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After years of near-zero net immigration into Utah during and after the recession, more people are once again moving into the state than out of it.

Utah had an estimated net in-migration of 9,920 people in 2013, according to U.S. Census Bureau estimates released Thursday.

An estimated net of 5,567 of them came from other states, and a net of 4,353 came from other countries.

"That's a very positive indicator that we are back on track" with an improving economy that is starting to attract domestic and international immigrants, said Pam Perlich, senior research economist for the University of Utah.

That net in-migration is nothing like the 25,000 to 30,000 Utah was attracting in boom times before the recession, "but that wasn't sustainable anyway," Perlich said.

"This is kind of a slow, steady and manageable population growth combined with a slow, steady, manageable economic growth, too," she said, adding that it shows the effects of the recession have bottomed out.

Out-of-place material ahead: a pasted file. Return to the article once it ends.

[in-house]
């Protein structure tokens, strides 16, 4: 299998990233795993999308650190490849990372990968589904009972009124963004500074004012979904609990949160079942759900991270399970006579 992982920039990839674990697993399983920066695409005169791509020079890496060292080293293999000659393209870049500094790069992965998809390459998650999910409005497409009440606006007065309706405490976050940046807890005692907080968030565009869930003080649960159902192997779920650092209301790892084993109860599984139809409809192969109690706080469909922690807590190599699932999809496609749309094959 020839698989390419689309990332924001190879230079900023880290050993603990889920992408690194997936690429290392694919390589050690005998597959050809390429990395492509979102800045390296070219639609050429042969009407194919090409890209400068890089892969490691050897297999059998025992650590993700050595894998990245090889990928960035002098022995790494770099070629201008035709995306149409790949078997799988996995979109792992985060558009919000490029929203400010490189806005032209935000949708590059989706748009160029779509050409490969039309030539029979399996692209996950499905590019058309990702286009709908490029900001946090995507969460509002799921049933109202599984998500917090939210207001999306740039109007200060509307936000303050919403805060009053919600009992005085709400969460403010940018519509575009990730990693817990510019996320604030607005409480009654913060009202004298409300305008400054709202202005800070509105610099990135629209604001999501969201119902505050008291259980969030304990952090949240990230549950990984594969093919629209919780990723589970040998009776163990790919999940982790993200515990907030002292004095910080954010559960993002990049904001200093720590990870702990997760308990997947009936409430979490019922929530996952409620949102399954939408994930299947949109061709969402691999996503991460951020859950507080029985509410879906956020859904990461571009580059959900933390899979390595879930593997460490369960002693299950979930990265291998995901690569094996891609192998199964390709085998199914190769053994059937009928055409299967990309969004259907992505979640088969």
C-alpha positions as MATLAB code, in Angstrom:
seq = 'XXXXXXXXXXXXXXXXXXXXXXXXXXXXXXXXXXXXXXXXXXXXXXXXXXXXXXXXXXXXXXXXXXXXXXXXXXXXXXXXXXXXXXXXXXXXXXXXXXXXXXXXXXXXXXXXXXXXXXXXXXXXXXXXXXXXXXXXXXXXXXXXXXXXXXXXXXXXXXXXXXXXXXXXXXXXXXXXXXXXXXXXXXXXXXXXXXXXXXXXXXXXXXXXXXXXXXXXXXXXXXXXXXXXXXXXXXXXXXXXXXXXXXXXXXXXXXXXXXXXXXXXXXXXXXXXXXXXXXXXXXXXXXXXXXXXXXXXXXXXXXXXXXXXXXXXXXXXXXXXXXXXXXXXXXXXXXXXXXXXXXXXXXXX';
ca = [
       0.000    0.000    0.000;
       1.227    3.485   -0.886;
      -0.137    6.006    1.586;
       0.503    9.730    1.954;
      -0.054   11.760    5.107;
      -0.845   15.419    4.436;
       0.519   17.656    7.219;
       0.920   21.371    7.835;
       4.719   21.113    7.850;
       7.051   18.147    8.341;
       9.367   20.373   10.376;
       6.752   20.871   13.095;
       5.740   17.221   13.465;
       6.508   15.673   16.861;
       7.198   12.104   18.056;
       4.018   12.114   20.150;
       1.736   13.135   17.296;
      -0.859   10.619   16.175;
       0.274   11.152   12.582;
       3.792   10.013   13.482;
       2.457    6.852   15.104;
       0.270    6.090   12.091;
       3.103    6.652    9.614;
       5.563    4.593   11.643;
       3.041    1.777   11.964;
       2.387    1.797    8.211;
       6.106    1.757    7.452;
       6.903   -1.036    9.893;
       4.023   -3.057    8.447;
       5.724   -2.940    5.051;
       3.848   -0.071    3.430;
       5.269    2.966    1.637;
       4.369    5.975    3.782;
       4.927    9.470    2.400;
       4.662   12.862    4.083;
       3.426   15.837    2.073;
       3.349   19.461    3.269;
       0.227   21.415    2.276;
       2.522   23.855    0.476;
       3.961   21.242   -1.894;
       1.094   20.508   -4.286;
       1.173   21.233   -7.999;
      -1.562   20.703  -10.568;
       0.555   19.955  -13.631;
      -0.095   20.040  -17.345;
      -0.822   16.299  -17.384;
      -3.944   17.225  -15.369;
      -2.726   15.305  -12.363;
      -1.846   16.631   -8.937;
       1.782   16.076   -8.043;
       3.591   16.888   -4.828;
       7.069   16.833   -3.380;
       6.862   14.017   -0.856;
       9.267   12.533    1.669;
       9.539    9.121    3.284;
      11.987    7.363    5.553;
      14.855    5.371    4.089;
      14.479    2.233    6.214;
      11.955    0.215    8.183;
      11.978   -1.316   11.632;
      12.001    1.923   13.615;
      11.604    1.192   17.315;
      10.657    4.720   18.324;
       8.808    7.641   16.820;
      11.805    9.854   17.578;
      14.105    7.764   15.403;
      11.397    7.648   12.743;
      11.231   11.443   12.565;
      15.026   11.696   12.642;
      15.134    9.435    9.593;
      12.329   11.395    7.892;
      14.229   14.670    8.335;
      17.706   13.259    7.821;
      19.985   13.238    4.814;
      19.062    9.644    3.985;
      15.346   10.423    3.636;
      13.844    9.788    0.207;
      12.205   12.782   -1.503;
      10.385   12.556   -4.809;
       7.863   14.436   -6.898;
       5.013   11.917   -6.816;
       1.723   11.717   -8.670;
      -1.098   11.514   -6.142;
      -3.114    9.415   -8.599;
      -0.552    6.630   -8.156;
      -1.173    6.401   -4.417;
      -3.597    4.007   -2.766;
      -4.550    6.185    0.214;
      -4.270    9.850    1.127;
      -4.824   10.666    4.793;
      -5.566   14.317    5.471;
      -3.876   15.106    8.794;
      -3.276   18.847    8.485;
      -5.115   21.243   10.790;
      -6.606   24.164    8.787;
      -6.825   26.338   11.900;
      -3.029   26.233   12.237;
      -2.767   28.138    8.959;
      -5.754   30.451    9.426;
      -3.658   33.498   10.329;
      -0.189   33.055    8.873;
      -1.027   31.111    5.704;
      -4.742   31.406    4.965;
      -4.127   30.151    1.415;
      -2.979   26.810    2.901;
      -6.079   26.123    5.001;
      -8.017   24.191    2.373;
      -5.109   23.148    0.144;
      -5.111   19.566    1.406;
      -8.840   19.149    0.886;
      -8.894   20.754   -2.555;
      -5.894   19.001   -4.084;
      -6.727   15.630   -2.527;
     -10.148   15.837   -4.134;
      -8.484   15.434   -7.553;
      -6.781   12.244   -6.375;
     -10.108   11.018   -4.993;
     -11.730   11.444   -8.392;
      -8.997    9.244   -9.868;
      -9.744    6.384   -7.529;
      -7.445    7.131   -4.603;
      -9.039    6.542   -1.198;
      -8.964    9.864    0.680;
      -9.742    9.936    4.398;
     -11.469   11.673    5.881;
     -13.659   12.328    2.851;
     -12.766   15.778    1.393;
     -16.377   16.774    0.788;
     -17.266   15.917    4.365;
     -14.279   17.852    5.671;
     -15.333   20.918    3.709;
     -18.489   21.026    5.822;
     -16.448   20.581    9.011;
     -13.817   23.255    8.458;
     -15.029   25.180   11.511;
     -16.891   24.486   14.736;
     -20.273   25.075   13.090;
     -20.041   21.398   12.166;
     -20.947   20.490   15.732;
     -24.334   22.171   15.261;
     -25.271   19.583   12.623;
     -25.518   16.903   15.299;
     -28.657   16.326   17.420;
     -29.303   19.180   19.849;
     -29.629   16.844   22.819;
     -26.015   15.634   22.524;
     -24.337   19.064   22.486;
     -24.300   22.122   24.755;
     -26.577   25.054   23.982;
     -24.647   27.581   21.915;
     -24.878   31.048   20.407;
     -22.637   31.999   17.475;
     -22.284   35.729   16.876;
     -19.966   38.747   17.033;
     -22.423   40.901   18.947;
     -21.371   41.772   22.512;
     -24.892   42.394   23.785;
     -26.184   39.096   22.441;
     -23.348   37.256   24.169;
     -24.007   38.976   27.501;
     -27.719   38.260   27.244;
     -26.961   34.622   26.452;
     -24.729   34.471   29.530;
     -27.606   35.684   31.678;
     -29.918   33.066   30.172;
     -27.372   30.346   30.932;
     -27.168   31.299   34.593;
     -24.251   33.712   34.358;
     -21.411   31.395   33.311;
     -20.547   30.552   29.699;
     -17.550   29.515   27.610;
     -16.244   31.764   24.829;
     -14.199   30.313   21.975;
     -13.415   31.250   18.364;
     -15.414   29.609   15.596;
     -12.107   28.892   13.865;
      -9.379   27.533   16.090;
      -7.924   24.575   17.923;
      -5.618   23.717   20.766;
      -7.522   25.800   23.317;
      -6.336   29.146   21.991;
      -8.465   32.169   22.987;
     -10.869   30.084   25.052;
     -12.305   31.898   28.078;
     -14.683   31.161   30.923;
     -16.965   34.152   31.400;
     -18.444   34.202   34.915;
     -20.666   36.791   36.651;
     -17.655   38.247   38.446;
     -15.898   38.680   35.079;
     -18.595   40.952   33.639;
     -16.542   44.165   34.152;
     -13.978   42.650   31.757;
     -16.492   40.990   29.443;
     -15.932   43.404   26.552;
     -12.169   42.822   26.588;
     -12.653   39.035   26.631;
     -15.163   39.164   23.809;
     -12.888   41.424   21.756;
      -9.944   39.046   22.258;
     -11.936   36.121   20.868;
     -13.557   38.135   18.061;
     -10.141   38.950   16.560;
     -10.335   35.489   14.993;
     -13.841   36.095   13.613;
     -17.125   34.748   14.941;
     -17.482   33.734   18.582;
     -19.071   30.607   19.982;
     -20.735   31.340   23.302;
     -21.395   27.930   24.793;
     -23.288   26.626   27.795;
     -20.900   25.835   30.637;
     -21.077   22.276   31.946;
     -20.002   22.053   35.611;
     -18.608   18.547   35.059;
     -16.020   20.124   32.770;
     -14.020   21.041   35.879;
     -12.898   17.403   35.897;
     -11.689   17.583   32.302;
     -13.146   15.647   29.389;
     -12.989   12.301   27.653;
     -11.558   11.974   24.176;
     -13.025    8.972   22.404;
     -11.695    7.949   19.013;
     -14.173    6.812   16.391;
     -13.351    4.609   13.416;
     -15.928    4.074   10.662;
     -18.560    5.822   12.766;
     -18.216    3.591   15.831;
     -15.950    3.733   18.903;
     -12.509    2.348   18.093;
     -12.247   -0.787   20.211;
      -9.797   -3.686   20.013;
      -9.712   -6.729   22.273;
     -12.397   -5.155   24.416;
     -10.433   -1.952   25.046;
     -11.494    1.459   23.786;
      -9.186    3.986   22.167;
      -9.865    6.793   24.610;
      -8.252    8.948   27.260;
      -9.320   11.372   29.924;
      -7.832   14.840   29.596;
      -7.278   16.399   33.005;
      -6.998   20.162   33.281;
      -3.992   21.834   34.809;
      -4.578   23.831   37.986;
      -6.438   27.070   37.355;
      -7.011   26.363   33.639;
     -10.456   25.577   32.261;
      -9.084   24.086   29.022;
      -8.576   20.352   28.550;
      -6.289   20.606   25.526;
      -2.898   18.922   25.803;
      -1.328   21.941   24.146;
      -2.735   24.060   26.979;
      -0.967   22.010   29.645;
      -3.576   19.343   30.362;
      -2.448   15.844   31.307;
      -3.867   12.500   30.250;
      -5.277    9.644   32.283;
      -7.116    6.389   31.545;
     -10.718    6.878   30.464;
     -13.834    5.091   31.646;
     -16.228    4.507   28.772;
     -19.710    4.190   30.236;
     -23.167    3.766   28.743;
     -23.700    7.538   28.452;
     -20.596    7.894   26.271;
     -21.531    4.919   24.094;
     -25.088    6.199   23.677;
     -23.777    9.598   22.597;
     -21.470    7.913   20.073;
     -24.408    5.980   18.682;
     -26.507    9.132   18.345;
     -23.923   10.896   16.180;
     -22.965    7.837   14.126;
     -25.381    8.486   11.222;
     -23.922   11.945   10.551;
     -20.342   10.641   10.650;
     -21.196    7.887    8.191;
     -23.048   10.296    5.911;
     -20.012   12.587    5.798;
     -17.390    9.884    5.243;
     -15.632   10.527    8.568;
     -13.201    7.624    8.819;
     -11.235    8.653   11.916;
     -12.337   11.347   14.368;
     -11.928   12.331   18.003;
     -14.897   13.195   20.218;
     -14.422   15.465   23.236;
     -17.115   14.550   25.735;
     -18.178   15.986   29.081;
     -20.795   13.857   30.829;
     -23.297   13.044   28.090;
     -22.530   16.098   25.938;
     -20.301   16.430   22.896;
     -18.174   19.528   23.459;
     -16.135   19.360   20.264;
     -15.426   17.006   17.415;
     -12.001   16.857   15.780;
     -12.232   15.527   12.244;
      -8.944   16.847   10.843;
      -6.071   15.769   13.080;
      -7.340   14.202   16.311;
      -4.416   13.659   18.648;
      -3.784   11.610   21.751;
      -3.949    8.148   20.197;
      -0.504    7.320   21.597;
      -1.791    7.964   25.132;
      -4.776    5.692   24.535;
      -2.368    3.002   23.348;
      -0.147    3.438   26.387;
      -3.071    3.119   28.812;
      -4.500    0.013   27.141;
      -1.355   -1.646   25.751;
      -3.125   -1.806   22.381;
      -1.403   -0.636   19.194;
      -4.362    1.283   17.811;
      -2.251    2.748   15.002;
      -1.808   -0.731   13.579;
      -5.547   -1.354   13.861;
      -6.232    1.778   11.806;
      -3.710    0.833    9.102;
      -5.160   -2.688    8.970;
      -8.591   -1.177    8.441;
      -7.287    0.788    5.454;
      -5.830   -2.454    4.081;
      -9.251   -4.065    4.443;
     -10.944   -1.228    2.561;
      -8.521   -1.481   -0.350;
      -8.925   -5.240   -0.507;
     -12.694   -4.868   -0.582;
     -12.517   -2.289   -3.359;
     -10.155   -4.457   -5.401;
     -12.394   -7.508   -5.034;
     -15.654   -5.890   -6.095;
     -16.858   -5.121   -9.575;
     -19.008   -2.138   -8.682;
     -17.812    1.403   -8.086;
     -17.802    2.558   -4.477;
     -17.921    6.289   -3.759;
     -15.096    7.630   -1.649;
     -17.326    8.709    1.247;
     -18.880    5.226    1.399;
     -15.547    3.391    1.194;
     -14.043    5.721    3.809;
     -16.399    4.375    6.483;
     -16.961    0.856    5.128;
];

The net in-migration means Utah "should use up the excess inventory of housing" created in slow economic times, Perlich said. "It should provide more demand for housing."

The 4,343 person international net immigration does not mean Utah is attracting a high number of undocumented immigrants — which is sometimes claimed in political battles. In fact, Perlich said, "As small as that number is, we really don't have large flows of undocumented people coming into the state right now."

That's because, in part, those international immigration numbers include people who return here from LDS Church missions abroad. Their large number plus a sizeable group of foreign students mean that the rest of the international in-migration — including by the undocumented — is relatively small, she said.

The components of state growth released Thursday come after the Census last month issued estimated 2013 population for each of the states, but did not break down the growth into immigration and 'natural growth' from having more births than deaths. As reported previously, Utah grew by an estimated 46,001 people in 2013 to a total population of 2,900,872, making it the second-fastest growing state. North Dakota, with an oil boom, had the nation's fastest growth rate.

Most of Utah's increased population — 35,965 — came from "natural growth" of more births than deaths. Utah has had the nation's highest birth rate for years, largely from the influence of the LDS Church and its large families.